magnetiteMagnetite is the material used to track the history of the Earth magnetic field. Thus its magnetism, and especially its changes with temperature, have attracted a long-standing interest. Magnetite undergoes several phase transitions, some purely magnetic, like the spin-reorientation transition (typically at 130-140K) where the magnetization changes direction, and others, like the Verwey transition, a metal-insulator transition due to a change in the crystal structure, from cubic to monoclinic. We have recently employed novel microscopy techniques to observe the changes of magnetic domains due to these transitions: one, spin-polarized low-energy electron microscopy (SPLEEM), of which there are four instruments in the world, in collaboration with Andreas K. Schmid and coworkers from the Berkeley National Laboratory, and the other, spin-resolved photoemission electron microscopy (spin-PEEM), of which there is currently only one instrument, at the Max Planck Insitute for Microstructure Physics (Halle), in collaboration with Christian Tusche. Upper left-hand figure: SPLEEM image of the magnetic domains below the Verwey temperature, color-coded for the orientation of the magnetization as shown in the circle below (1). Right-hand figure: spin-PEEM image (2) of the magnetization above (upper image) and below (lower image) the Verwey temperature. These techniques allowed us to obtain images with nm resolution of the magnetic domains below and above the transition temperature.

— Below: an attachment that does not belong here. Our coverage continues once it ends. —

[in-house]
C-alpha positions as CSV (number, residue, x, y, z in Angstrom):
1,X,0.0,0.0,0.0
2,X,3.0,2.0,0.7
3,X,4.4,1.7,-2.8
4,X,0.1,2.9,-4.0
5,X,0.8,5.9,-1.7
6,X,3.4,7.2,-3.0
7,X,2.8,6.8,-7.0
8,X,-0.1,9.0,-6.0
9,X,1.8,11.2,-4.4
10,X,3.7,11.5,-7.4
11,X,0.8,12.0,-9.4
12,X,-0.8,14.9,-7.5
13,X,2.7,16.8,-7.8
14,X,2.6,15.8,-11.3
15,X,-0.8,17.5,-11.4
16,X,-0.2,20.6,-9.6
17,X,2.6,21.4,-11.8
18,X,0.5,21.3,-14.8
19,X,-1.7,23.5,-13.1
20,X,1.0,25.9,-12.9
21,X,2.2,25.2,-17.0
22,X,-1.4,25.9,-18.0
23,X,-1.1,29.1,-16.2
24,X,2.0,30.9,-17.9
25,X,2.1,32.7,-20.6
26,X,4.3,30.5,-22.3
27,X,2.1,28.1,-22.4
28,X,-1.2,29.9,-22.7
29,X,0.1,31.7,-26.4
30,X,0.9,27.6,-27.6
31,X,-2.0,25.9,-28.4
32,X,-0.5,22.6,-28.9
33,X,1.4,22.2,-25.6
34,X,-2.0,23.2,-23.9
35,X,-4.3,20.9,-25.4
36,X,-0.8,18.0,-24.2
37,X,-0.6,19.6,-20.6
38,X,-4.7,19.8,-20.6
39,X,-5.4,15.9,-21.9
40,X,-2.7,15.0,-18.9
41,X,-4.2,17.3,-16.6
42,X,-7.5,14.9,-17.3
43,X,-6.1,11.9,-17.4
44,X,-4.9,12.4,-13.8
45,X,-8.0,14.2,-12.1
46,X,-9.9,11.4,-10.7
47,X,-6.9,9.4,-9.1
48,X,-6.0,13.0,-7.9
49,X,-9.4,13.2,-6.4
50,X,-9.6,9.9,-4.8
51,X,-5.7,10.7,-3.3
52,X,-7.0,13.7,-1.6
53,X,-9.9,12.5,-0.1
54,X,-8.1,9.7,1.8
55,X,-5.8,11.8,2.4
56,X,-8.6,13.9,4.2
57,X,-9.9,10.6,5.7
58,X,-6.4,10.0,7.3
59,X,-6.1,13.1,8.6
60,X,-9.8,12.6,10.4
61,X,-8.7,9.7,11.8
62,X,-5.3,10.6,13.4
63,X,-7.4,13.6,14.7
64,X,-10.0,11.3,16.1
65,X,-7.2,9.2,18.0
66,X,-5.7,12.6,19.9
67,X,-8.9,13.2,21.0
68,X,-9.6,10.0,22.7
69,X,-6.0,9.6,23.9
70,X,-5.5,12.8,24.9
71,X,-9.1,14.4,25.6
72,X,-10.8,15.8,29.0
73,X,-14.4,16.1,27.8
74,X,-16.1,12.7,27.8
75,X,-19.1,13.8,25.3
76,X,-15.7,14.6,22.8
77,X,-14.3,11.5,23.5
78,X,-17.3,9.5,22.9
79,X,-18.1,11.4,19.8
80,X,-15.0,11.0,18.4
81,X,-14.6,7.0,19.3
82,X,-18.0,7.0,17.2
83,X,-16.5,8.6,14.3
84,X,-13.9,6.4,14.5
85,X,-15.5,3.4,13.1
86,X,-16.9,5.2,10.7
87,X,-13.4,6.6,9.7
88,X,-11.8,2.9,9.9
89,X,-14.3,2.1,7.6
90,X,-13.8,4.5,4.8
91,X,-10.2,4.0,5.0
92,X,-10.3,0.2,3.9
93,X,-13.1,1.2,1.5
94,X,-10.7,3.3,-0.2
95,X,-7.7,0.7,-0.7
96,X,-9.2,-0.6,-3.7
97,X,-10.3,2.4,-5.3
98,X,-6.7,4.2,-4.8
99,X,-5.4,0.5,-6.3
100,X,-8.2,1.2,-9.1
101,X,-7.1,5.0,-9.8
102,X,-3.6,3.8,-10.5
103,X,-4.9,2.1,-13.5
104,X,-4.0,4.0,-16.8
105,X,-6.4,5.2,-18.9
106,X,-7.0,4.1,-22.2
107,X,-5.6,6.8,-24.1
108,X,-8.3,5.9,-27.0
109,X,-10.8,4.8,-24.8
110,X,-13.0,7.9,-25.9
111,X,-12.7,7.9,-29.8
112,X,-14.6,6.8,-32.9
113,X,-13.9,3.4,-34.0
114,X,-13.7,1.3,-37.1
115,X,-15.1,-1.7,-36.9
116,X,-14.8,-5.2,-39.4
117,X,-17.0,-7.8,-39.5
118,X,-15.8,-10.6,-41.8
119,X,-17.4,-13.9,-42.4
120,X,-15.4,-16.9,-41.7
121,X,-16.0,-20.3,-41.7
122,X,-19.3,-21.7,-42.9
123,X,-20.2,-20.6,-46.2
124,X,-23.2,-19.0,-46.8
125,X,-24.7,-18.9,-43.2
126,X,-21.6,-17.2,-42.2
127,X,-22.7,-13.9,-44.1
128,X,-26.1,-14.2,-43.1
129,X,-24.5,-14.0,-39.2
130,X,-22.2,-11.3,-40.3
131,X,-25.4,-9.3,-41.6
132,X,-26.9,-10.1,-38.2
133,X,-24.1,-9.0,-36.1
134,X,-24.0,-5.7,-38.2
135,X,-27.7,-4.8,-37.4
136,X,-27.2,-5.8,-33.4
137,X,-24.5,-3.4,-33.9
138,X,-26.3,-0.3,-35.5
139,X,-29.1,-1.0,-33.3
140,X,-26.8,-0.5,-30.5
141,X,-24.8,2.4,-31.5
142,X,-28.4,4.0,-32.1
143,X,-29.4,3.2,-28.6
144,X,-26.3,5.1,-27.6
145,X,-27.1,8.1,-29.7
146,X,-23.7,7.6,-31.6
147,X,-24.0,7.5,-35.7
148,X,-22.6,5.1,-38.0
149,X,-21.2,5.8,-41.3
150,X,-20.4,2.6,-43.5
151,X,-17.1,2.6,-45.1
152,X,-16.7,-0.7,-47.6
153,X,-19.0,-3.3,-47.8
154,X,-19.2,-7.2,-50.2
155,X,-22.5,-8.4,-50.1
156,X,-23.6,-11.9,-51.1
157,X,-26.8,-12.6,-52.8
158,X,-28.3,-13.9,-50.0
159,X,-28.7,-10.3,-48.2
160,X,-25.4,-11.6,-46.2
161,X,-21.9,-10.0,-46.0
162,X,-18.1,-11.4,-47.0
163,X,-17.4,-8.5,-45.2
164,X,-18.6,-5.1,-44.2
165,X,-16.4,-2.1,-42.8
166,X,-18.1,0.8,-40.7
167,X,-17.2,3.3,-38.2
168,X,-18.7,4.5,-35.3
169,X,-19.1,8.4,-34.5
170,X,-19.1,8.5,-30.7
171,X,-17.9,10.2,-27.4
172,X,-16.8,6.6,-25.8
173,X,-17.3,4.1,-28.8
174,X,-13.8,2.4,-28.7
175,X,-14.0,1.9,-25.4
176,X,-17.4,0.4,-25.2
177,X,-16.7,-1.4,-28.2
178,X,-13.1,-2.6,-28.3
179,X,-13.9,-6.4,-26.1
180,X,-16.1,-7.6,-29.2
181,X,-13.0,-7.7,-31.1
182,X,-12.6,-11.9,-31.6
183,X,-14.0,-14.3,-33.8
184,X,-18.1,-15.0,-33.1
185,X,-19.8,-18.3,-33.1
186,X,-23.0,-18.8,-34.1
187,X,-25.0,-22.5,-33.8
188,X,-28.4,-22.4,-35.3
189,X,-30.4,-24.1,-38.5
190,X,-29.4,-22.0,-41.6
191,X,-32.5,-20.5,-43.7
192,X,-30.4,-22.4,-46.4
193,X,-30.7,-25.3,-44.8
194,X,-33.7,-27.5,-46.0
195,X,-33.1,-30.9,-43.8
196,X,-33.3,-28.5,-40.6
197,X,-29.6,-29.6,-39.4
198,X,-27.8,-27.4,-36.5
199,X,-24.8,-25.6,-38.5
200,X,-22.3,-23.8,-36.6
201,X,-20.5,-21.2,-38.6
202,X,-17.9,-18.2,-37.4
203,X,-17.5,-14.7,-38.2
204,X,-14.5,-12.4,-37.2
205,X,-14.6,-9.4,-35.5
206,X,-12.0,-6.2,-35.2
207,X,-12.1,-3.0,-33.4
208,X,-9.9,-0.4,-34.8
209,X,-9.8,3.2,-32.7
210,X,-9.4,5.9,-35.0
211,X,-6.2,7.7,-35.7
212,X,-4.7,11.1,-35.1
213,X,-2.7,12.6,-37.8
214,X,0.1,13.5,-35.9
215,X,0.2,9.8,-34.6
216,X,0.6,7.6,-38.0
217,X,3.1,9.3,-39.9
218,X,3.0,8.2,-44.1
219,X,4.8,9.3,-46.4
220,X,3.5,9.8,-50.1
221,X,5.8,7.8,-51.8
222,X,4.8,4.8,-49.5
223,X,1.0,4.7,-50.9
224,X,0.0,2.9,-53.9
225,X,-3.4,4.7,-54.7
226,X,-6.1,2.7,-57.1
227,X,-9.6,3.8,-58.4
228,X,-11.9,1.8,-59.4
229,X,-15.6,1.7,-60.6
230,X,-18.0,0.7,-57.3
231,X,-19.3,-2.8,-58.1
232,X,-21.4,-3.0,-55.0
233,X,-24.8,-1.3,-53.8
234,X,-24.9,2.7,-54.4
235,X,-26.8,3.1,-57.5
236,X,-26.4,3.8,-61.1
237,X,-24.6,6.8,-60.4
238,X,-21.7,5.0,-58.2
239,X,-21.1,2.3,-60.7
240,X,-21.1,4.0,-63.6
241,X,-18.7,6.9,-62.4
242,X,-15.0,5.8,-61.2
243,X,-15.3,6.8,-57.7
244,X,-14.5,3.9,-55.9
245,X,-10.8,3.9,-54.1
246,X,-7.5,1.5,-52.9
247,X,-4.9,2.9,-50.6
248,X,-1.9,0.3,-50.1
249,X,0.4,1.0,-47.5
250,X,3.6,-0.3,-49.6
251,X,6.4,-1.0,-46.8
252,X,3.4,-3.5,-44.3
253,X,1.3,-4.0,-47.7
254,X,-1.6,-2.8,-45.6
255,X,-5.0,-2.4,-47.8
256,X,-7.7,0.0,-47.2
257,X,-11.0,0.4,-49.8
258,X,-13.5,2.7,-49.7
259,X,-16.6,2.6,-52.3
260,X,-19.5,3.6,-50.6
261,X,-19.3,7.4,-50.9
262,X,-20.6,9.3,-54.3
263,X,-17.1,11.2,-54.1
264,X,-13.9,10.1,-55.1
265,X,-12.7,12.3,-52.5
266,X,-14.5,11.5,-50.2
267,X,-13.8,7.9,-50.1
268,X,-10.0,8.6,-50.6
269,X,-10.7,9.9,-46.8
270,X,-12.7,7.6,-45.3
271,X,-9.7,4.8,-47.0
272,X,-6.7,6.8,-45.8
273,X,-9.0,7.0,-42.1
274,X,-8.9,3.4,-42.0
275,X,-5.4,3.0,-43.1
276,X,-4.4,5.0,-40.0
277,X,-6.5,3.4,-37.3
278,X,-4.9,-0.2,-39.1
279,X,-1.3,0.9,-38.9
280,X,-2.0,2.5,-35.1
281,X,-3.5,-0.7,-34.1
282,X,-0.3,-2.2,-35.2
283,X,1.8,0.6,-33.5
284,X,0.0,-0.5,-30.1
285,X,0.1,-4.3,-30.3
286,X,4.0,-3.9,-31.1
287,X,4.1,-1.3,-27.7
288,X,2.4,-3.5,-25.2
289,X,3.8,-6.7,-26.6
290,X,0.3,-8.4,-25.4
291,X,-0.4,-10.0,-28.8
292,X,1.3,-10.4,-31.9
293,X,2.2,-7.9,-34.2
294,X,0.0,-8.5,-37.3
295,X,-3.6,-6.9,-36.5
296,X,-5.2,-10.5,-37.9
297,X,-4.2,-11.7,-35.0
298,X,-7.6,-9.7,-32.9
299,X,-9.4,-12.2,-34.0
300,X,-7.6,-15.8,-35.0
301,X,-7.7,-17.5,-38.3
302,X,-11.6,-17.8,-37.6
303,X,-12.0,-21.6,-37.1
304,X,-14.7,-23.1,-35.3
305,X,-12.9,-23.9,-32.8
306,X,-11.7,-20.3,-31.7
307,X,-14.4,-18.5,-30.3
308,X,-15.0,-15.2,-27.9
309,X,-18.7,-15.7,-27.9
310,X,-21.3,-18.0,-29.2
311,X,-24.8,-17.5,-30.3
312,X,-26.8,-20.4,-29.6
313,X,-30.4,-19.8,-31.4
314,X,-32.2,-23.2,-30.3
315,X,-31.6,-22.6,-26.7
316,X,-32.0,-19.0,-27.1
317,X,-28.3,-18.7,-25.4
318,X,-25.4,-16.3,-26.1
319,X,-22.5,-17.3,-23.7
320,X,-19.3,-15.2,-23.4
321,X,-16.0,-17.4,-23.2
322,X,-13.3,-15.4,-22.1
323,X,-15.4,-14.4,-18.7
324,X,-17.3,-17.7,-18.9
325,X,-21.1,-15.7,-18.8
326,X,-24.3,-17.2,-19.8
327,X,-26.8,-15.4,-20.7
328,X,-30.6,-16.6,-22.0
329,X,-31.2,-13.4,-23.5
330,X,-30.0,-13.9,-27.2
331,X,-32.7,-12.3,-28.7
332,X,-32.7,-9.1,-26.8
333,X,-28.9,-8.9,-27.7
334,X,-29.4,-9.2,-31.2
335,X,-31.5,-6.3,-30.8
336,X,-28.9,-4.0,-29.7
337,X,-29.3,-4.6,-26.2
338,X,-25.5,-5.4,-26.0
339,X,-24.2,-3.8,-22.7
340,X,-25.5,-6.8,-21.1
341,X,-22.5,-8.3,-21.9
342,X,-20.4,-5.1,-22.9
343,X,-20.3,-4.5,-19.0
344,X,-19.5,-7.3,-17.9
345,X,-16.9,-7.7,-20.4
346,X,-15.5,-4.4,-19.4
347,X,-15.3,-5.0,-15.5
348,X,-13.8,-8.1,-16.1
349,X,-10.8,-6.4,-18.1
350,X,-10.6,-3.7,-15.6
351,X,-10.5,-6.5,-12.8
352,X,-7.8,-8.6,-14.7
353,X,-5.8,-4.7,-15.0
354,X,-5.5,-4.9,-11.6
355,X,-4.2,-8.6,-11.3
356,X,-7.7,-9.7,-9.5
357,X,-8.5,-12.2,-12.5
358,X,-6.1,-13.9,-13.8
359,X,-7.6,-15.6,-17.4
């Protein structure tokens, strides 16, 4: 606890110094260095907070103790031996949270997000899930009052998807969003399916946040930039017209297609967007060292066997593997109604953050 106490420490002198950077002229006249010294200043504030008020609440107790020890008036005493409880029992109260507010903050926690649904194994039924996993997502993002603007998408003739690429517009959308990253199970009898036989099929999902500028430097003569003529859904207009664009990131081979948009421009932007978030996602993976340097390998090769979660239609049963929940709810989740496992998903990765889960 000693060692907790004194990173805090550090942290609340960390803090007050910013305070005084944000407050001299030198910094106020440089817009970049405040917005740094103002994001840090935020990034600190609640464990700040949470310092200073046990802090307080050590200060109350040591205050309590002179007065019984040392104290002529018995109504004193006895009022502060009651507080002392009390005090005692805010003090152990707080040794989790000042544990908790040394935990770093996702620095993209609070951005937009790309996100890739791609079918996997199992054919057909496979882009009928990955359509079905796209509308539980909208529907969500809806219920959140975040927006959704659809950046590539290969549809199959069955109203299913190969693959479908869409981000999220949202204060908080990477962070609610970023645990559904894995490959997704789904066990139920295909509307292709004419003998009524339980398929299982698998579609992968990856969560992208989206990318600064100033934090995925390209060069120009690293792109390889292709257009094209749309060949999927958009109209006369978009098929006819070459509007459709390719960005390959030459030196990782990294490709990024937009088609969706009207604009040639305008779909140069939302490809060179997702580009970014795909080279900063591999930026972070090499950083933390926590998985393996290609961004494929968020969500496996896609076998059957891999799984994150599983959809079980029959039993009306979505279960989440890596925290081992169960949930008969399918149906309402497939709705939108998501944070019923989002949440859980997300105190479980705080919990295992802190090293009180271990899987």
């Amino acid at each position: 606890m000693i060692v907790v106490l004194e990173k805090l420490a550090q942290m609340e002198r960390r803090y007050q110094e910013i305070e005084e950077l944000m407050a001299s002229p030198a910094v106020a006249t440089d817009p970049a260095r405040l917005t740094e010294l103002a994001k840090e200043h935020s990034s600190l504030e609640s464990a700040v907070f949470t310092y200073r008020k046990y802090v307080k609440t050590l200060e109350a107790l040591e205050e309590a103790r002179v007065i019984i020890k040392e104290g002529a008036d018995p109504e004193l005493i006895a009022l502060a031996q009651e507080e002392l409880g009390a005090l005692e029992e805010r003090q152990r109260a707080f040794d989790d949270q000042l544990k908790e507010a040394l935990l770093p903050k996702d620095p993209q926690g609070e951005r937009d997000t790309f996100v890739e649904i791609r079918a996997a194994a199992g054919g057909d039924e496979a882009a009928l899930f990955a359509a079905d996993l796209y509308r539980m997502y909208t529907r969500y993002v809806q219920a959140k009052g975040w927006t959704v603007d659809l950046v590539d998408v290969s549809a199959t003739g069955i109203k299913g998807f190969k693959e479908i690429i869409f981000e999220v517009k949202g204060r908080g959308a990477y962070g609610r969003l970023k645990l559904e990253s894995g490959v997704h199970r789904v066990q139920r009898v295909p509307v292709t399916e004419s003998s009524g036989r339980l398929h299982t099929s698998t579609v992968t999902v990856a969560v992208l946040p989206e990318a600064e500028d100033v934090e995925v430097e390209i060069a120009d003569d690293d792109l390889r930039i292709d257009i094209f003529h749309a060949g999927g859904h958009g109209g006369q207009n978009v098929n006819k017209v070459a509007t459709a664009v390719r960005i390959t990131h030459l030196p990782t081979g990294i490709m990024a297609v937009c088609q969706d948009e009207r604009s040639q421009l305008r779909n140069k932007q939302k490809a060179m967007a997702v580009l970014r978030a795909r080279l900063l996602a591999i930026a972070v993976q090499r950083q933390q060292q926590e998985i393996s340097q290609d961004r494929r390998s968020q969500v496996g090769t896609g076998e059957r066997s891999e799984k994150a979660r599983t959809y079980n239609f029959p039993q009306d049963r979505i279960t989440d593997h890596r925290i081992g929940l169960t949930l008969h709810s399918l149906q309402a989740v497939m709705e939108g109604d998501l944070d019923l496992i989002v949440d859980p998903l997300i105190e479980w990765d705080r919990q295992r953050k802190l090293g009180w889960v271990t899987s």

(1) Laura Martín-García, Arantzazu Mascaraque, Beatriz M. Pabón, Roland Bliem, Gareth S. Parkinson, Gong Chen (陈宫), Andreas K. Schmid, and Juan de la Figuera, "Spin reorientation transition on magnetite (001)", Phys. Rev. B 93 (2016) 134419, DOI:10.1103/PhysRevB.93.134419

(2) J. de la Figuera and C. Tusche, "The Verwey transition observed by spin-resolved photoemission electron microscopy", App. Surf. Sci. (2016), DOI:10.1016/j.apsusc.2016.05.140